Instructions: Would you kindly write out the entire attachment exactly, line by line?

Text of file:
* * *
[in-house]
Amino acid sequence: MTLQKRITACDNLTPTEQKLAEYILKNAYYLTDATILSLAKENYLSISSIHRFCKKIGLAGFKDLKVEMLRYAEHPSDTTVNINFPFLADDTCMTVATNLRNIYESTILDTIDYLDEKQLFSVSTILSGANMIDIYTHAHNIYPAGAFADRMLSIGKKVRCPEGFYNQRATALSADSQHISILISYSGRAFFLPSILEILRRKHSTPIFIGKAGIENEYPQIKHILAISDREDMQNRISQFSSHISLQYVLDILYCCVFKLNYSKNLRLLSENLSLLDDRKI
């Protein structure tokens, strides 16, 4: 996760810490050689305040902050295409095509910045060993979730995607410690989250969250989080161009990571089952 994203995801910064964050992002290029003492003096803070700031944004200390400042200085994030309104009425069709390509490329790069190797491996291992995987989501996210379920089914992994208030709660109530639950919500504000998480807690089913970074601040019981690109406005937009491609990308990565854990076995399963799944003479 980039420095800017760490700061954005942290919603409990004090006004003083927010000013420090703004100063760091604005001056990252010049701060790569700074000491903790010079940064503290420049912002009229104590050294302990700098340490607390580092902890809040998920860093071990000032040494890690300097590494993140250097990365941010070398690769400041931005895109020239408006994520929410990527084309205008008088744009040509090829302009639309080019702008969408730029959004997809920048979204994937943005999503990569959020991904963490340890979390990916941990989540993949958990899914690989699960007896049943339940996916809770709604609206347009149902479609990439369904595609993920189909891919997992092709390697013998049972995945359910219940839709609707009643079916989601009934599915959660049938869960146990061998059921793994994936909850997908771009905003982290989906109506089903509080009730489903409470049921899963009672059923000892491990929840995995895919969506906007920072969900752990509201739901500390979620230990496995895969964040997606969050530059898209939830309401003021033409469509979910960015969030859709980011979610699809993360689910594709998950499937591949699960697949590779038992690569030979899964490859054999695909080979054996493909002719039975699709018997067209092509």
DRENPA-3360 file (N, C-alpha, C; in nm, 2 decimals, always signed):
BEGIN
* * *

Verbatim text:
[in-house]
Amino acid sequence: MTLQKRITACDNLTPTEQKLAEYILKNAYYLTDATILSLAKENYLSISSIHRFCKKIGLAGFKDLKVEMLRYAEHPSDTTVNINFPFLADDTCMTVATNLRNIYESTILDTIDYLDEKQLFSVSTILSGANMIDIYTHAHNIYPAGAFADRMLSIGKKVRCPEGFYNQRATALSADSQHISILISYSGRAFFLPSILEILRRKHSTPIFIGKAGIENEYPQIKHILAISDREDMQNRISQFSSHISLQYVLDILYCCVFKLNYSKNLRLLSENLSLLDDRKI
């Protein structure tokens, strides 16, 4: 996760810490050689305040902050295409095509910045060993979730995607410690989250969250989080161009990571089952 994203995801910064964050992002290029003492003096803070700031944004200390400042200085994030309104009425069709390509490329790069190797491996291992995987989501996210379920089914992994208030709660109530639950919500504000998480807690089913970074601040019981690109406005937009491609990308990565854990076995399963799944003479 980039420095800017760490700061954005942290919603409990004090006004003083927010000013420090703004100063760091604005001056990252010049701060790569700074000491903790010079940064503290420049912002009229104590050294302990700098340490607390580092902890809040998920860093071990000032040494890690300097590494993140250097990365941010070398690769400041931005895109020239408006994520929410990527084309205008008088744009040509090829302009639309080019702008969408730029959004997809920048979204994937943005999503990569959020991904963490340890979390990916941990989540993949958990899914690989699960007896049943339940996916809770709604609206347009149902479609990439369904595609993920189909891919997992092709390697013998049972995945359910219940839709609707009643079916989601009934599915959660049938869960146990061998059921793994994936909850997908771009905003982290989906109506089903509080009730489903409470049921899963009672059923000892491990929840995995895919969506906007920072969900752990509201739901500390979620230990496995895969964040997606969050530059898209939830309401003021033409469509979910960015969030859709980011979610699809993360689910594709998950499937591949699960697949590779038992690569030979899964490859054999695909080979054996493909002719039975699709018997067209092509």
DRENPA-3360 file (N, C-alpha, C; in nm, 2 decimals, always signed):
BEGIN